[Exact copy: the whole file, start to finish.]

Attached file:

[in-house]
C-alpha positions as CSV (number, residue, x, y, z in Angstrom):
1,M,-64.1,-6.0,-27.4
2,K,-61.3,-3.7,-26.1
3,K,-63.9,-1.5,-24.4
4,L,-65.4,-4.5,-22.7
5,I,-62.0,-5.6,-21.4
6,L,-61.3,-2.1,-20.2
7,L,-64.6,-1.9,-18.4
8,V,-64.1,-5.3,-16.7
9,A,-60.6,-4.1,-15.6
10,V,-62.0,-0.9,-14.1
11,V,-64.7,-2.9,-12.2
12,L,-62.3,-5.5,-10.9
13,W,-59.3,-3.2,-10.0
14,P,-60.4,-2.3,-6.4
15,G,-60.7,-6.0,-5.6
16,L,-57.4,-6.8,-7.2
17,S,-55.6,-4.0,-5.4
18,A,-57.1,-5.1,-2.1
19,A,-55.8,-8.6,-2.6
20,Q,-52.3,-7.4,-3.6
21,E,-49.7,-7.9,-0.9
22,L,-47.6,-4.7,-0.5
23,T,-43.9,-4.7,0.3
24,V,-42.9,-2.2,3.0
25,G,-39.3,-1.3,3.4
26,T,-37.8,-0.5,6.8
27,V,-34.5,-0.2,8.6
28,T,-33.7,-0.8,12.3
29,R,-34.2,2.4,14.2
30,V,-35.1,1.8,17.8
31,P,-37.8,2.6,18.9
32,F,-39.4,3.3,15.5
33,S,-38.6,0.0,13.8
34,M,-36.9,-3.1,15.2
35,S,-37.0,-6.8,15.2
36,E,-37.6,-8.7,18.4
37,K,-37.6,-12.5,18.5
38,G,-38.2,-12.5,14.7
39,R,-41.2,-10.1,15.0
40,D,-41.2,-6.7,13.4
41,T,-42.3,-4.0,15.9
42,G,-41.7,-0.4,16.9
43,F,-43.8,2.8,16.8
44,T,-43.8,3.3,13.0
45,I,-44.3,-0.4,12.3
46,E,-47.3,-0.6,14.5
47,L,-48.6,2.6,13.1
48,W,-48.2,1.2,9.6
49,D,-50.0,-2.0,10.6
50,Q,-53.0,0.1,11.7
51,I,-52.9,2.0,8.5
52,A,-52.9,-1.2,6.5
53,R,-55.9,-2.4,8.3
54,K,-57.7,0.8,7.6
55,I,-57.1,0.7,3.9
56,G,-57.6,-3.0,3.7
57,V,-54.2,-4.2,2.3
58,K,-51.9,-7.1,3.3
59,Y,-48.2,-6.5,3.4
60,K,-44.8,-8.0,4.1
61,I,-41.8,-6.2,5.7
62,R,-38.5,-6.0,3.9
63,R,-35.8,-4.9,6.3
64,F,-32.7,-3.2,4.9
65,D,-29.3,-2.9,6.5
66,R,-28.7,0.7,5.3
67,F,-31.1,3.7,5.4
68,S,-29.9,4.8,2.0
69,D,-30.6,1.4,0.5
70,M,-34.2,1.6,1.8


[in-house]
C-alpha positions as CSV (number, residue, x, y, z in Angstrom):
1,M,-64.1,-6.0,-27.4
2,K,-61.3,-3.7,-26.1
3,K,-63.9,-1.5,-24.4
4,L,-65.4,-4.5,-22.7
5,I,-62.0,-5.6,-21.4
6,L,-61.3,-2.1,-20.2
7,L,-64.6,-1.9,-18.4
8,V,-64.1,-5.3,-16.7
9,A,-60.6,-4.1,-15.6
10,V,-62.0,-0.9,-14.1
11,V,-64.7,-2.9,-12.2
12,L,-62.3,-5.5,-10.9
13,W,-59.3,-3.2,-10.0
14,P,-60.4,-2.3,-6.4
15,G,-60.7,-6.0,-5.6
16,L,-57.4,-6.8,-7.2
17,S,-55.6,-4.0,-5.4
18,A,-57.1,-5.1,-2.1
19,A,-55.8,-8.6,-2.6
20,Q,-52.3,-7.4,-3.6
21,E,-49.7,-7.9,-0.9
22,L,-47.6,-4.7,-0.5
23,T,-43.9,-4.7,0.3
24,V,-42.9,-2.2,3.0
25,G,-39.3,-1.3,3.4
26,T,-37.8,-0.5,6.8
27,V,-34.5,-0.2,8.6
28,T,-33.7,-0.8,12.3
29,R,-34.2,2.4,14.2
30,V,-35.1,1.8,17.8
31,P,-37.8,2.6,18.9
32,F,-39.4,3.3,15.5
33,S,-38.6,0.0,13.8
34,M,-36.9,-3.1,15.2
35,S,-37.0,-6.8,15.2
36,E,-37.6,-8.7,18.4
37,K,-37.6,-12.5,18.5
38,G,-38.2,-12.5,14.7
39,R,-41.2,-10.1,15.0
40,D,-41.2,-6.7,13.4
41,T,-42.3,-4.0,15.9
42,G,-41.7,-0.4,16.9
43,F,-43.8,2.8,16.8
44,T,-43.8,3.3,13.0
45,I,-44.3,-0.4,12.3
46,E,-47.3,-0.6,14.5
47,L,-48.6,2.6,13.1
48,W,-48.2,1.2,9.6
49,D,-50.0,-2.0,10.6
50,Q,-53.0,0.1,11.7
51,I,-52.9,2.0,8.5
52,A,-52.9,-1.2,6.5
53,R,-55.9,-2.4,8.3
54,K,-57.7,0.8,7.6
55,I,-57.1,0.7,3.9
56,G,-57.6,-3.0,3.7
57,V,-54.2,-4.2,2.3
58,K,-51.9,-7.1,3.3
59,Y,-48.2,-6.5,3.4
60,K,-44.8,-8.0,4.1
61,I,-41.8,-6.2,5.7
62,R,-38.5,-6.0,3.9
63,R,-35.8,-4.9,6.3
64,F,-32.7,-3.2,4.9
65,D,-29.3,-2.9,6.5
66,R,-28.7,0.7,5.3
67,F,-31.1,3.7,5.4
68,S,-29.9,4.8,2.0
69,D,-30.6,1.4,0.5
70,M,-34.2,1.6,1.8